April 10, 2007

April 10, 2007

Note: This feature appears in the April issue of Lacrosse magazine, an exclusive member benefit of US Lacrosse. Click here to become a member today, and to receive your complimentary subscription to LM.

by Bill Tanton, Lacrosse Magazine Online Staff

When he first sat down at a microphone to broadcast games, the coaches thought he was "a butcher."

That was the reaction when Quint Kessenich began to describe lacrosse games by saying what he honestly thought. Most of the college coaches in the country already knew him as the small, fresh-faced kid who had come down from Long Island to help Johns Hopkins win the NCAA championship in his freshman year in 1987. For four years, he gave the Blue Jays All-America goaltending.

When the coaches around the country first heard the kid's high-pitched voice on the air, they had to be thinking: Aw, he's a nice boy. He knows the game. He won't be a problem.

Very quickly, some of them changed their opinions.

"At first," said Tony Seaman, the coach at Towson University, "a lot of coaches thought Quint was a butcher because he cut them up. They weren't used to that. But they knew he had been a great player in a great program. They knew he was a great athlete who'd been out there. That's what gave him room to comment -- that he'd been out there."

Seaman goes back with Kessenich. Tony knew him before the other coaches had even heard of him. Quint played at Lynbrook High School on the Island in the mid-1980s. Seaman was then a teacher and coach at the school at that time.

"Quint was my eighth-grade soccer goalie," Seaman said. "He was my starting goalie in soccer in middle school at Lynbrook and he would have been my starter in lacrosse, but that's when I left to coach at C.W. Post. I know his whole family -- I coached his brothers, Wes and Pace. I know his sister, Kyle. Their mother, Sarah, was on the faculty at Lynbrook with me."

Quint went on to Hopkins and graduated in 1990 with a degree in social and behavioral sciences. He first became a broadcaster during the following lacrosse season, doing the Hopkins games on radio with experienced play-by-play man Howard Mash and a sports writer playing out of position named Bill Tanton.

Mash had broadcast Kessenich's games for four years, and he struck up a phone friendship with the young man. It was obvious the kid was glib, so Mash put him in the booth in 1991 and discovered that the rookie was a natural -- as well as disconcerting to a lot of coaches.

One coach who, from the beginning, actually appreciated Kessenich's down-the-middle approach was Roy Simmons Jr., the now retired coach emeritus at Syracuse. Said Simmons: "What I've always liked about Quint as a broadcaster is you'd never know he played at Hopkins. It's not easy for someone who was a great player to go on the air and be neutral."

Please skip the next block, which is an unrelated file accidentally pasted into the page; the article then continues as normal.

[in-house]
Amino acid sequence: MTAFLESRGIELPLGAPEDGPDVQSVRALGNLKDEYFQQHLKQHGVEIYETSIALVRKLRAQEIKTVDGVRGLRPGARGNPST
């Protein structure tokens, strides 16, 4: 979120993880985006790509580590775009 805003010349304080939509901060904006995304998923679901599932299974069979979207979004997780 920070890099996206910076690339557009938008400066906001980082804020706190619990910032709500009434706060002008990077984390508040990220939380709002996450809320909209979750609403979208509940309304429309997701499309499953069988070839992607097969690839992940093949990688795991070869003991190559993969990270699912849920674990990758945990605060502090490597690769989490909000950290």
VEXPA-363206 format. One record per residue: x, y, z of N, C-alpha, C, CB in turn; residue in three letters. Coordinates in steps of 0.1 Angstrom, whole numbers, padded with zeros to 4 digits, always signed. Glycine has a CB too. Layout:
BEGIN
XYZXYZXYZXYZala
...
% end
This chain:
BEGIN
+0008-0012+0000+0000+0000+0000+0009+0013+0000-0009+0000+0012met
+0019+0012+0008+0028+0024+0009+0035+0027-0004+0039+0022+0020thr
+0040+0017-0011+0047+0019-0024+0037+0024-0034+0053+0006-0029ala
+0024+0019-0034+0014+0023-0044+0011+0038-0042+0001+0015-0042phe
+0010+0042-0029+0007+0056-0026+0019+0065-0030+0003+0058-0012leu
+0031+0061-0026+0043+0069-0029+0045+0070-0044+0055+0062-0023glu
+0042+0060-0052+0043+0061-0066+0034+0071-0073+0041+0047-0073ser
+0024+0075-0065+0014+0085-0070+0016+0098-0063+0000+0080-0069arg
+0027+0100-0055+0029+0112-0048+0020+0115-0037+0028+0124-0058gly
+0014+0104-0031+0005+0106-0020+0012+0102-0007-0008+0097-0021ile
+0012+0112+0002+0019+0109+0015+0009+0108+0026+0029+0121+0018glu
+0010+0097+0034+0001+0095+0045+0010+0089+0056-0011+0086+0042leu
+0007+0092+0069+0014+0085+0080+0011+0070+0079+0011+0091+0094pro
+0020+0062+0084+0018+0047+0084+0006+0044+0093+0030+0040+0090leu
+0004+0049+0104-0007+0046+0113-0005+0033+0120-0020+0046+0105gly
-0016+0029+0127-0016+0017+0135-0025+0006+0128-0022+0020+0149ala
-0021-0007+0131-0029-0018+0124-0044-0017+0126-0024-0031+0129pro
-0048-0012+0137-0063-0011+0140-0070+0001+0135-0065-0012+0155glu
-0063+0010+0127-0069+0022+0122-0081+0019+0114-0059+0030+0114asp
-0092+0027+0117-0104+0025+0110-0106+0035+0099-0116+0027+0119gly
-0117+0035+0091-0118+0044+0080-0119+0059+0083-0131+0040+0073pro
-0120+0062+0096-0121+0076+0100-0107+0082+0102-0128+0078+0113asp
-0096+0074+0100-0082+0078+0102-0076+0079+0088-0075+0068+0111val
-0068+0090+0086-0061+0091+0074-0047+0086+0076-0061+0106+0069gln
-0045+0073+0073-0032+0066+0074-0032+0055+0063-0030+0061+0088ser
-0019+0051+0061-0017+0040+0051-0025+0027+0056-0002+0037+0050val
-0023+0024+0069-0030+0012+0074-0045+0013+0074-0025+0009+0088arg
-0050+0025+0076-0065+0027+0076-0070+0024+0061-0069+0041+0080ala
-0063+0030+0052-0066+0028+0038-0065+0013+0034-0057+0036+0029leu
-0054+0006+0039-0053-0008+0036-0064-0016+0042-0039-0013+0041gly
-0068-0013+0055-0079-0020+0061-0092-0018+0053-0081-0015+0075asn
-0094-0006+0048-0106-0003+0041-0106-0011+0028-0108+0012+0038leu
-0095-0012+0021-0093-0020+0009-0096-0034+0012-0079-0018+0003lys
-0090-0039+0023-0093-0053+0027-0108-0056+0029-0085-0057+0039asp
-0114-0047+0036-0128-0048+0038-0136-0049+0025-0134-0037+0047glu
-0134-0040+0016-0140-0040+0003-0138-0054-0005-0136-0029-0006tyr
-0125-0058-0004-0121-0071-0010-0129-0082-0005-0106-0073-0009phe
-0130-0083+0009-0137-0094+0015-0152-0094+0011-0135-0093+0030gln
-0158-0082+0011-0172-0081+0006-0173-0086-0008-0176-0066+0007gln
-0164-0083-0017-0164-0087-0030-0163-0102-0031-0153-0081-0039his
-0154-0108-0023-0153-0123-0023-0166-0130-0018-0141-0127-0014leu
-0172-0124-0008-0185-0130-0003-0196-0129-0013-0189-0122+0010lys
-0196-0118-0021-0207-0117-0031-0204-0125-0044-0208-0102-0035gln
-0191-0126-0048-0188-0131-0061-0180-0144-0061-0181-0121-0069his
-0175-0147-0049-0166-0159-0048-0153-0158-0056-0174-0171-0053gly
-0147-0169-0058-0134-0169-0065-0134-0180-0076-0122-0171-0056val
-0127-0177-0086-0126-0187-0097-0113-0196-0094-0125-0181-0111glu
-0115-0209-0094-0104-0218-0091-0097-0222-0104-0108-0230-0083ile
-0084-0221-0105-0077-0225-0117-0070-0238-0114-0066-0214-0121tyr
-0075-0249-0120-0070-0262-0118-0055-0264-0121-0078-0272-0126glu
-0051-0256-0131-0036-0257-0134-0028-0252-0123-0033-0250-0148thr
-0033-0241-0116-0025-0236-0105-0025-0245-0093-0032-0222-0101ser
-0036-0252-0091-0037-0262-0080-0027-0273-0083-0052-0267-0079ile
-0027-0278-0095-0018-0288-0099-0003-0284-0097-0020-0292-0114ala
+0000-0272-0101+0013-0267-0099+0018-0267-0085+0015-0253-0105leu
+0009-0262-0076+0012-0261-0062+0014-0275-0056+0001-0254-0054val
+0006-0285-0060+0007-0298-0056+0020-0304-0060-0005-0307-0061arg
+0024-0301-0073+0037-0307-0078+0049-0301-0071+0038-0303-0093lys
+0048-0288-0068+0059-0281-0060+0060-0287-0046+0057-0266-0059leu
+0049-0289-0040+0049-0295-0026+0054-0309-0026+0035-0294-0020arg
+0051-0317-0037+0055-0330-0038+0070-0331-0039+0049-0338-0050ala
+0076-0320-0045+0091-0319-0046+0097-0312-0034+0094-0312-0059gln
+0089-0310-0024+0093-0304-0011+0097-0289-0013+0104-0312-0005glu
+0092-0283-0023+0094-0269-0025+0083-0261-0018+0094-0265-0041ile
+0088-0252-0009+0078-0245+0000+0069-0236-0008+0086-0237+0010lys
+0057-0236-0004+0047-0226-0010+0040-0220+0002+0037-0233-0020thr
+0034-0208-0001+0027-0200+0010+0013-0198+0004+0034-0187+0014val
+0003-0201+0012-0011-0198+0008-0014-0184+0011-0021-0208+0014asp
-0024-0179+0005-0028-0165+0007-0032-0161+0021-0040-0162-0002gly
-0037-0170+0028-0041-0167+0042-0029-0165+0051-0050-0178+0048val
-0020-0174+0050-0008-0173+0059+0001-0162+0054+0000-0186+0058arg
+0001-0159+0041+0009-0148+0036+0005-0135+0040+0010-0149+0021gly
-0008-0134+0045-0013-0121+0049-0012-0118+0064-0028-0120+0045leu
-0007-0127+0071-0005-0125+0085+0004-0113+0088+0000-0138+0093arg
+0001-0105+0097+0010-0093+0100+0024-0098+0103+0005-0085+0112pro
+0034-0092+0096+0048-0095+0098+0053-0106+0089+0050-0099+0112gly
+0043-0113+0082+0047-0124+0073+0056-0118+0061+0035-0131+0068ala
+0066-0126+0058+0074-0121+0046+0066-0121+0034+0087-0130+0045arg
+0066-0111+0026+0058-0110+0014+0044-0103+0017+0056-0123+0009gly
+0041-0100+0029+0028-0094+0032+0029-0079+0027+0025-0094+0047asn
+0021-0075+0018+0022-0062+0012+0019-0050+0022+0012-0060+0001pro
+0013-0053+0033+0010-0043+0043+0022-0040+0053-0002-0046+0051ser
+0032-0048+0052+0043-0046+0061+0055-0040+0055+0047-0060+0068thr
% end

"Some of the coaches," Kessenich said, "didn't appreciate my criticism because of the dynamics of lacrosse. It's a small, close community and the people in it are all interwoven. So everybody overreacts to criticism. But I'll tell you one thing -- if I hadn't criticized people in the beginning, I would never have gotten to ESPN."

In the 16 seasons since then, lacrosse on TV and radio has grown exponentially. So has Kessenich. Today he's under contract with ESPN to do lacrosse and a half-dozen other sports. He does Big East football, college basketball, NCAA track and field championships and wrestling championships, as well as the NCAA men's soccer championships. He also hosted the "Inside Lacrosse TV" show on ESPN2 in February.

"Quint got his first break (outside of lacrosse) with ESPN in horse racing," said his older brother Pace, a one-time Naval Academy lacrosse player and head coach at Colgate, who's now a stock broker in Baltimore.

"When we were growing up, our family had a summer place in the Catskills. We loved going to Saratoga for the races. When ESPN needed a guy for the Kentucky Derby broadcast, he volunteered. After the race, the ESPN people were saying, 'Hey, the lacrosse guy can do other things.'"

"Quint has branched out," said John Vassallo, ESPN regional head and Kessenich's boss. "He's a terrific analyst in lacrosse. He has a great understanding of the game and he makes it leap off the screen. As an analyst, I put him up there with former football players Joe Theismann, Kirk Herbstreit and Troy Aikman when they do their game.

"We used Quint on wrestling two years ago for sideline reporting and analysis. He did the Peach Bowl football game on radio for us in '05. He did the NCAA men's soccer championships in December. Doing play-by-play was a jump for him, but we've pretty much got him cooking all year round. He has exceeded our expectations."

There's something else about Kessenich in television that may surprise people, although the more you know about him the more surprises you'll discover.

"Quint could have a good career in television even off the air"" said Vassallo. "He has a sense of what works for television. His understanding of production is so good. He knows what to lead the show with. I wish we had three Quints."

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